The bees' needs

  • bee illustration

  Golf courses are becoming a great place to learn about the birds and the bees.


A Portland, Ore.-based group says that with a little encouragement, native pollinators such as bees and beetles will easily inhabit golf courses. Only a small percentage of any golf course is used by golfers, and the rest has great potential for wildlife, says Matthew Shepherd of the Xerces Society, a nonprofit organization dedicated to the conservation of invertebrates. Recently, the U.S. Golf Association donated $45,000 to Xerces as part of a national effort to enhance wildlife conservation, and so far, crews have planted native plants and erected 120 bee-boxes on three golf courses in the Columbia River Basin. The Xerces Society says leafcutter and Mason bees have built nests since.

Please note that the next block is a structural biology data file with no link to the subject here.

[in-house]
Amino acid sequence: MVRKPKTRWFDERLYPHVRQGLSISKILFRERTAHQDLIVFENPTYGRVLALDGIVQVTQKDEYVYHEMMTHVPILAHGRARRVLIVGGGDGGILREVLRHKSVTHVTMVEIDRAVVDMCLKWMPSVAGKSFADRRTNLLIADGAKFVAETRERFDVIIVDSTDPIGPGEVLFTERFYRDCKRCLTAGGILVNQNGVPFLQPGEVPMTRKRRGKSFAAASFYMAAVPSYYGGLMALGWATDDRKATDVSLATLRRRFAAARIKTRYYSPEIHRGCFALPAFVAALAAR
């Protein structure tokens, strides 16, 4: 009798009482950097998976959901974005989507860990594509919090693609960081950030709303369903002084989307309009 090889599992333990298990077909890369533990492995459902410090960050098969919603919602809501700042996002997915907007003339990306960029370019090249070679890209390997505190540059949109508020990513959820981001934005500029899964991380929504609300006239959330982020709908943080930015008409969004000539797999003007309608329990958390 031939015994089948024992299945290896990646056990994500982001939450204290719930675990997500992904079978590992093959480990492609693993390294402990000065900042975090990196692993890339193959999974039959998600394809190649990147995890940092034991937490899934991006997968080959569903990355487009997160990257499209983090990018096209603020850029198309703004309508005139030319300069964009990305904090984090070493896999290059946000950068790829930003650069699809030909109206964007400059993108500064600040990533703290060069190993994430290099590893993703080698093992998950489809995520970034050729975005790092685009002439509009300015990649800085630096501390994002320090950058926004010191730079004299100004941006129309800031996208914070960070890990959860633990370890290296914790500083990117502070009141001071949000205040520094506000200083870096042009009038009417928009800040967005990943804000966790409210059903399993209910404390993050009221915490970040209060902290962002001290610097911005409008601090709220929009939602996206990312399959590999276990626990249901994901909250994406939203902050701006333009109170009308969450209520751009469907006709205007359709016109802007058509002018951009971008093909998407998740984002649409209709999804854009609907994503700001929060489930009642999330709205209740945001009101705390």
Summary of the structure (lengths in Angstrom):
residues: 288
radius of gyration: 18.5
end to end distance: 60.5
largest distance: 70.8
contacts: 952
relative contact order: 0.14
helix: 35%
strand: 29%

"I think it has been a success so far," says Joe Towner, superintendent of Veterans Memorial Golf Course in Walla Walla, Wash. He says pollinator bees don't sting, and in his three years of involvement with the project, he has yet to hear a complaint from a golfer.


"Members support our philosophy of being good stewards," he says. Xerces plans to establish a Northwest Pollinator Conservation Program to promote conservation of native pollinators in Oregon and Washington. It is part of a region-wide, ongoing education campaign in the West. Contact the Xerces Society at 4828 SE Hawthorne Blvd., Portland, OR 97215-3252, 503/232-6639, or on the Web: www.xerces.org/pollinat.htm.


Copyright © 2000 HCN and David Williams

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